Now They’re Listening, Now They’re Not
If you’ve been following the latest podcast news you’re no doubt seen this chart. I found this one on Westwood One’s blog. It displays the result of recent podcast audience research that shows how dramatically listenership falls off as a function of the length of the podcast.
I’ve long been a fan of shorter podcasts, so I feel strange advocating for longer ones, only I fear things have gotten slightly out of hand. In the past few days I’ve heard from podcasters who asked if they should cut their episodes to 7 minutes to retain their audiences to the end of their episodes.
Okay, everybody take a breath. That reasoning is counter-intuitive. Some of the most popular podcasts are an hour, or more, long and I doubt they will be scaling back to 7 minutes any time soon. If these podcasts are losing 70 percent of their audience, why can so many listeners reference content at the end of an episode? Has anybody mentioned that disappearing 70 percent to the sponsors? Let’s look at the data again, this time from a different perspective.
Who in their right mind begins listening to an hour podcast they want to hear knowing they only have 7 minutes to listen to it? Sure, they may be planning on returning, possibly in 7-minute chunks, and never get the chance; but honestly, 70 percent of an audience turns on a podcast knowing they’ll only catch the first 7 minutes? To me, that’s a hard sell.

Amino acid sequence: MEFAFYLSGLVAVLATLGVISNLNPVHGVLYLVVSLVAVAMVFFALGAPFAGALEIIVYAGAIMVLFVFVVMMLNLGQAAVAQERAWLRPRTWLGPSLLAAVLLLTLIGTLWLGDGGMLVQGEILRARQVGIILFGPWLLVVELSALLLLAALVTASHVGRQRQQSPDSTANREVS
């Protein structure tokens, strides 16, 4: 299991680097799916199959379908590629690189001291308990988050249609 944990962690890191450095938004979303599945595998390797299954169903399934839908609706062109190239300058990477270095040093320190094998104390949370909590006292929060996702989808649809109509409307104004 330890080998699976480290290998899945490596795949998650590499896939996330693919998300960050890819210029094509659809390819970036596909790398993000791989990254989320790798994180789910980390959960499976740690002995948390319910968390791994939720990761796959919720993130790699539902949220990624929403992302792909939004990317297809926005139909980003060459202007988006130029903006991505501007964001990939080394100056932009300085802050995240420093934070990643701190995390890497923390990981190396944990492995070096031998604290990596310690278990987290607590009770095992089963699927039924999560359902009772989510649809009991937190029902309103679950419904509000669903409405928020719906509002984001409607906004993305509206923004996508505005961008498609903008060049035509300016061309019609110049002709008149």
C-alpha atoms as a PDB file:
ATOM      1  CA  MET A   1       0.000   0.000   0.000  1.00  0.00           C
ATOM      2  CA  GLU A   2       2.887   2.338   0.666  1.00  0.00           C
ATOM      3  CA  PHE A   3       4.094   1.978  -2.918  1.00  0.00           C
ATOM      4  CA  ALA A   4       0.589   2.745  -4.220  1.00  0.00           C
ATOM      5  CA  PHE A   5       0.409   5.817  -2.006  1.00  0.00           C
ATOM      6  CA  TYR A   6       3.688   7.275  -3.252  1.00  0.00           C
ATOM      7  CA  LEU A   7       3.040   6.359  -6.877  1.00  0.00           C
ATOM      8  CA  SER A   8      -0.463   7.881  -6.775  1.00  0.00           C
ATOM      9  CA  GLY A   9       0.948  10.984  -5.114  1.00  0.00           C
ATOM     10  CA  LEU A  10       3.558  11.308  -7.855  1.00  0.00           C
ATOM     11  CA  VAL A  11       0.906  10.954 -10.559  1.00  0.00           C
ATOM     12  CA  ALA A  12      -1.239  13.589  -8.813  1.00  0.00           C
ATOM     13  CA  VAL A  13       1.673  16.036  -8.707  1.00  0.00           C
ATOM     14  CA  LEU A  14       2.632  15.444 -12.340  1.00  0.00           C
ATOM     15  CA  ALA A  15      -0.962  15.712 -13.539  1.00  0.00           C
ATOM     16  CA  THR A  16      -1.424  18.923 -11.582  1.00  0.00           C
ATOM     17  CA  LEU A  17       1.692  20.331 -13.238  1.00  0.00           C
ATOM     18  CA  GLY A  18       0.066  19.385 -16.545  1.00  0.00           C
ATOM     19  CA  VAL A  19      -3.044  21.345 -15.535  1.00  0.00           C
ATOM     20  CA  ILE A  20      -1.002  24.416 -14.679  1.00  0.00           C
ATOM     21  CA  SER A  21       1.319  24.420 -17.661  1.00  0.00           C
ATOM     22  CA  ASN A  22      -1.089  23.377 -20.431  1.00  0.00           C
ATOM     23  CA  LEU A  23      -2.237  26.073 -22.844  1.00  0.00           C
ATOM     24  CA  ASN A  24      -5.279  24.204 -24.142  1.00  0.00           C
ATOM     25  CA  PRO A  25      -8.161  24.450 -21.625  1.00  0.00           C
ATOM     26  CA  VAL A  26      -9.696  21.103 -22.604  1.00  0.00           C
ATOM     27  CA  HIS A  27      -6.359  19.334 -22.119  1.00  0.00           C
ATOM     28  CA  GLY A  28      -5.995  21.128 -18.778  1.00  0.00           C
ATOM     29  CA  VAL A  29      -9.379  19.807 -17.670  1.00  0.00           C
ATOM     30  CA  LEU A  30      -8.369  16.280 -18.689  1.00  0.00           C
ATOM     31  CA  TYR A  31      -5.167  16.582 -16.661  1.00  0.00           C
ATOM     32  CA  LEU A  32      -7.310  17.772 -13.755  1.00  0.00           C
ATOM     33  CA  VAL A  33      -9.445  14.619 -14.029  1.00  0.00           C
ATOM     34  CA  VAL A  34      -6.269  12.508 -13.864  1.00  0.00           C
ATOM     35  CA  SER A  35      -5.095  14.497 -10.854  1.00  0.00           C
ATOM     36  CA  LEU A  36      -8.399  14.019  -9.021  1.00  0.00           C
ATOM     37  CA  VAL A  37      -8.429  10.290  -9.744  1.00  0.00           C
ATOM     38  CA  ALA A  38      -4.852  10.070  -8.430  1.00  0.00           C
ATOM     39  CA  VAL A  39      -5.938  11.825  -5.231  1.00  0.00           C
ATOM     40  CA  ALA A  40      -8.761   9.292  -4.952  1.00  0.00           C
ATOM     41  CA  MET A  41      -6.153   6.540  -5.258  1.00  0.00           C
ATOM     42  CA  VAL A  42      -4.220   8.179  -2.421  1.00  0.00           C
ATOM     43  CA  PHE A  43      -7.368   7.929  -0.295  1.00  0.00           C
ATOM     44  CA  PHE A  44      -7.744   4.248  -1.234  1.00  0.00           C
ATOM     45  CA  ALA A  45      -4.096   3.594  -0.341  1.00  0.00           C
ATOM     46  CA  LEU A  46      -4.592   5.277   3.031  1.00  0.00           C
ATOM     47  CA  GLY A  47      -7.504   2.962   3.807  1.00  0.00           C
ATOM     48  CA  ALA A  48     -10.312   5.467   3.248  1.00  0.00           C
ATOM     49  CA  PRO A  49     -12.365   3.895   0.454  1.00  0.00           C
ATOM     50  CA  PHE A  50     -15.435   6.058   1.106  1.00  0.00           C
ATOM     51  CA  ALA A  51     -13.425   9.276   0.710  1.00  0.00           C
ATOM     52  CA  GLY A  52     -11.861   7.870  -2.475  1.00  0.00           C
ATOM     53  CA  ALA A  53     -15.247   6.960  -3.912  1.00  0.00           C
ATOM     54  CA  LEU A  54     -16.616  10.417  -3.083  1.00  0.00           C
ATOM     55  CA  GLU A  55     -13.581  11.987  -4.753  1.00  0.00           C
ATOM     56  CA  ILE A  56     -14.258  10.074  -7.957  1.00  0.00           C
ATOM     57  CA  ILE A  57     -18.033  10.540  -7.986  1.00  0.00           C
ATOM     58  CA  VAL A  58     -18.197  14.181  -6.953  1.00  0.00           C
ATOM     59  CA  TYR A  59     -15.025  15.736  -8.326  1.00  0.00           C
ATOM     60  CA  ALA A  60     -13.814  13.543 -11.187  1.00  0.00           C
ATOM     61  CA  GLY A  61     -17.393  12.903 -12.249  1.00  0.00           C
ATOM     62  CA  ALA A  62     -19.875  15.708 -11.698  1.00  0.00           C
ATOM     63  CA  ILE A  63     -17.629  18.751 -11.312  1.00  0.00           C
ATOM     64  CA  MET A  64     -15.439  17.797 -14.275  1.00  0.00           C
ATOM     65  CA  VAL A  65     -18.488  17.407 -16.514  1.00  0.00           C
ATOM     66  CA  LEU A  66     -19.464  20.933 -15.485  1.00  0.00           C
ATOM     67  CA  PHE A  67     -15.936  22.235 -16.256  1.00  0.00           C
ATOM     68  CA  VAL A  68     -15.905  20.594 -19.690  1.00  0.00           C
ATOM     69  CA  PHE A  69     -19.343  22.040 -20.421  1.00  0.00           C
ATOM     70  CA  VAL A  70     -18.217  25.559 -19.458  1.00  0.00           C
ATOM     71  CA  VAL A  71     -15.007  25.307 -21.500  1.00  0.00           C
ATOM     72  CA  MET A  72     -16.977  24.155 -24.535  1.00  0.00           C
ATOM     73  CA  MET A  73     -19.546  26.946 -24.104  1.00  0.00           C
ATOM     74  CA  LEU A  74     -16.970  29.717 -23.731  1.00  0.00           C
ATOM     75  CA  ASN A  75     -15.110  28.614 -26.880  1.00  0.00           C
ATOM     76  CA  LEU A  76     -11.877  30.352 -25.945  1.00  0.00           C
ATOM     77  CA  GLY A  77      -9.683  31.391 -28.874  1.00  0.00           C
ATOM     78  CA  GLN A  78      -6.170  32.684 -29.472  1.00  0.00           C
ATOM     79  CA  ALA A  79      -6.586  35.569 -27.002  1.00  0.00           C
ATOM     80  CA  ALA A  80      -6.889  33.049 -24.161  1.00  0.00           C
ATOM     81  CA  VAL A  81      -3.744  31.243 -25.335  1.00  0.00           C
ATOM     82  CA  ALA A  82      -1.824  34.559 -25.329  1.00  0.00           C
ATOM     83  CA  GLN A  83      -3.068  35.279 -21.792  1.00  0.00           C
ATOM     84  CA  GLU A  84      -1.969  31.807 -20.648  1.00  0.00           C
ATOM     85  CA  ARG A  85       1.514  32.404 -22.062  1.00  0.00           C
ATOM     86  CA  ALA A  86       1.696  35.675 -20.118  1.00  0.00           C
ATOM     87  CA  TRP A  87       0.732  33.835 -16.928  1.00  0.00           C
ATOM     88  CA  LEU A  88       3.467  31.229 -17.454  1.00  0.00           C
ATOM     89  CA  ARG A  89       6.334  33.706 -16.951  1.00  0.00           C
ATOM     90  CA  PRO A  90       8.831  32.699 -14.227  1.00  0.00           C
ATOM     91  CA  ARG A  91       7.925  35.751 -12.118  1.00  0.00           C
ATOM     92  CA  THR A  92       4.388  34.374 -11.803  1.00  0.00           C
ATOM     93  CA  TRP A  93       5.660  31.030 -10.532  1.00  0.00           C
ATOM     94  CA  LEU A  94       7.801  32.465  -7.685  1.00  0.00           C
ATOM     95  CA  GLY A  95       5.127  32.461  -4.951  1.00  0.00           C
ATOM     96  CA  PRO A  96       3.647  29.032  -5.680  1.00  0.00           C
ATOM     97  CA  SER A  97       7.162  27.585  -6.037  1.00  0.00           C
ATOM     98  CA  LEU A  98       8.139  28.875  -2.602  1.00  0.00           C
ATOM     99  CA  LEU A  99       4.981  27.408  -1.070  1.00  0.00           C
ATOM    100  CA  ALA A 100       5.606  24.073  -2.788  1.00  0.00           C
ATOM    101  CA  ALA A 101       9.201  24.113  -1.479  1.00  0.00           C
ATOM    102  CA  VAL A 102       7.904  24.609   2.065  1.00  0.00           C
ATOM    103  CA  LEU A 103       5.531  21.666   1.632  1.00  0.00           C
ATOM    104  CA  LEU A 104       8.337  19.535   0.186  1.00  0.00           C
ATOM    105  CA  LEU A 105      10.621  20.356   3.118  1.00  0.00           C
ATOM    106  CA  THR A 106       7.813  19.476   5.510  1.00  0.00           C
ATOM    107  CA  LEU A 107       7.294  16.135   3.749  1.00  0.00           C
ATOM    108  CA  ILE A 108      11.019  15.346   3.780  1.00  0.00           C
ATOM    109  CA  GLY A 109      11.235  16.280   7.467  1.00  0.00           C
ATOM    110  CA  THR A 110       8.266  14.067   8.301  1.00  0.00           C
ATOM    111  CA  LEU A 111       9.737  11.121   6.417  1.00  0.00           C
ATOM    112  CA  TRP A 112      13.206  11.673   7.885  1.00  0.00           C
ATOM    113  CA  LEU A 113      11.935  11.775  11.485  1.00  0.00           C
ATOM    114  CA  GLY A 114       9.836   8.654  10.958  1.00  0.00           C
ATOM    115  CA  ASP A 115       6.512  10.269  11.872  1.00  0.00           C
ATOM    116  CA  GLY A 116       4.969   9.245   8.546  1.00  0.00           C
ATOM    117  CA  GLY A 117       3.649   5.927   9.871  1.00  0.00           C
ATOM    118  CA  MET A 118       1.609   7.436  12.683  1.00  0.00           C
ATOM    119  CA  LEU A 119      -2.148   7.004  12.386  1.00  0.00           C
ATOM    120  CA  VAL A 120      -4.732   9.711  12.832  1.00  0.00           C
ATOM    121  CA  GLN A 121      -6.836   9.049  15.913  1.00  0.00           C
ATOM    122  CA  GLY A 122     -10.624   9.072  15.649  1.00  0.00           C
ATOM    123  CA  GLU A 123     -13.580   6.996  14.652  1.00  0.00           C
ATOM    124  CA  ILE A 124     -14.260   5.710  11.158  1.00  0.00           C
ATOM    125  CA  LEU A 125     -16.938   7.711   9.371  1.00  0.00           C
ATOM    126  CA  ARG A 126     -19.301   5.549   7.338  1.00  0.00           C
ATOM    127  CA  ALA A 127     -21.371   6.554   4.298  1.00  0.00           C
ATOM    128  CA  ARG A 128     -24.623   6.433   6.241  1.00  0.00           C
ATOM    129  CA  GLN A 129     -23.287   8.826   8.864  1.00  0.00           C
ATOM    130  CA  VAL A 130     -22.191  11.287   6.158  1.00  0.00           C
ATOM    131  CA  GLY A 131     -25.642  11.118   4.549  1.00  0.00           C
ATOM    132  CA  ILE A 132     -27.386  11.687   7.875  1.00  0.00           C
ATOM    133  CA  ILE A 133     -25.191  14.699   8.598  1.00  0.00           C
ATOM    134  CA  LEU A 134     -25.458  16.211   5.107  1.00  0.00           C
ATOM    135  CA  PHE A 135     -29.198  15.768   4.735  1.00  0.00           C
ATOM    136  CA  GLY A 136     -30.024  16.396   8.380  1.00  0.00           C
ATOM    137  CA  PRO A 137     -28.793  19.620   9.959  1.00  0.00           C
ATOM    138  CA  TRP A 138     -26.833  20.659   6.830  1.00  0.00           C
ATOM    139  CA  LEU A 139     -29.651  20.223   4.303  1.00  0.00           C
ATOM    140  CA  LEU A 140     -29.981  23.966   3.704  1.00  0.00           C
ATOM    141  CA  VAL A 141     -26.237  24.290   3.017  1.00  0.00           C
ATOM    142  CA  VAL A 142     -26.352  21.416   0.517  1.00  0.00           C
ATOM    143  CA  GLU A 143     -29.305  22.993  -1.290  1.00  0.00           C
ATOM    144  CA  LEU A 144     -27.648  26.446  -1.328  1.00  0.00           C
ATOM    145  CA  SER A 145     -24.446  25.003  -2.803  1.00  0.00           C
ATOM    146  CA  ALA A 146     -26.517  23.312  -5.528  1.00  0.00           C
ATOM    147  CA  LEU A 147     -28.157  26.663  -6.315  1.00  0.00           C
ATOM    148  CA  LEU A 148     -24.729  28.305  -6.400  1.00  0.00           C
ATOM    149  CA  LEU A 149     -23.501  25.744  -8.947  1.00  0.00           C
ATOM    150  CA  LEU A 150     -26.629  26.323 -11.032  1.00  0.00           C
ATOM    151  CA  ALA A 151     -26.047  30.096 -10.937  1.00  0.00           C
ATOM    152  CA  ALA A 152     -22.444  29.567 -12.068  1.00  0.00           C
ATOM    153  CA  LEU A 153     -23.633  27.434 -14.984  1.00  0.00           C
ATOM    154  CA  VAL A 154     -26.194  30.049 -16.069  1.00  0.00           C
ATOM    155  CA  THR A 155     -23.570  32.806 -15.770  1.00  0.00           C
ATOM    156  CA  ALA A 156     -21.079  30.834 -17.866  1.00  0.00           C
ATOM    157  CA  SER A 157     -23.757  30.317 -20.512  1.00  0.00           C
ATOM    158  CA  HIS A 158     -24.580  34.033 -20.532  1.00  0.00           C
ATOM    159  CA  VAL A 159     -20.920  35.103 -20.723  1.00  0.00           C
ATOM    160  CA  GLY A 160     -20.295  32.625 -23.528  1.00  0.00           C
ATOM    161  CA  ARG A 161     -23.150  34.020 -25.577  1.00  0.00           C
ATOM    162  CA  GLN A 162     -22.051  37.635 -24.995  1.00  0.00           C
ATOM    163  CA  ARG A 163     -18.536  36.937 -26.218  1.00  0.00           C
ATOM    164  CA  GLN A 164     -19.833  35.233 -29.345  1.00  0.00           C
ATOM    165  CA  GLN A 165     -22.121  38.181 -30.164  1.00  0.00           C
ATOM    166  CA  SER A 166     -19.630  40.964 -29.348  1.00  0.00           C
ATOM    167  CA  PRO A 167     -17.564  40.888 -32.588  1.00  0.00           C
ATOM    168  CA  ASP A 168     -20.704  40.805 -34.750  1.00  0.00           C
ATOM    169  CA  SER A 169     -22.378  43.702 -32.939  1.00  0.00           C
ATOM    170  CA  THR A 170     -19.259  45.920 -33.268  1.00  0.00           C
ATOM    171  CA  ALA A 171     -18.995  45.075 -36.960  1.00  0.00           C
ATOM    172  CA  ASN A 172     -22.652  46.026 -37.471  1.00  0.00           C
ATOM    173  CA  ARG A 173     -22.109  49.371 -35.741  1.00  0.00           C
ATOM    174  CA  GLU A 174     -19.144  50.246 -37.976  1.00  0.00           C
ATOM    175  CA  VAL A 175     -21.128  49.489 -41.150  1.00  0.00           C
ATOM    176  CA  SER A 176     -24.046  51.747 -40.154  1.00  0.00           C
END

Stretching is Incremental
Often, long podcasts are short podcasts stretched in time. When you stretch a podcast you don’t do it with one, big filler moment the end. Every minute is infused with filler. That means listeners can make an early determination that the level of entertainment or information per minute is too low for them. If the data show this happens in 7 minutes, that’s as good a number as any. If you take out the filler and your one-hour podcast now runs 30 minutes and you’re still losing your audience, then maybe it’s not your audience you’re losing.
We’re Still Experimenting
Podcasting listening habits are fluid because the medium is young. It’s somewhere between novelty and maturity, a space that invites both sampling and rejection. Listeners experiment. They make a quick determination about the episode. If it’s not for them, they move on. That 30 percent left at the end of 30 or 60 minutes? That’s your core audience. The challenge is growing that core, and there’s only one way to do it.
The great radio comedian Jack Benny had this saying about his radio (and subsequently television) show: if it’s always interesting it’s always good. You can’t do much better than that. If your show is interesting to your audience your audience will hang around to the end. If it isn’t, then cutting your podcast to 7 minutes only means that both your and your audience agree on when enough is enough.
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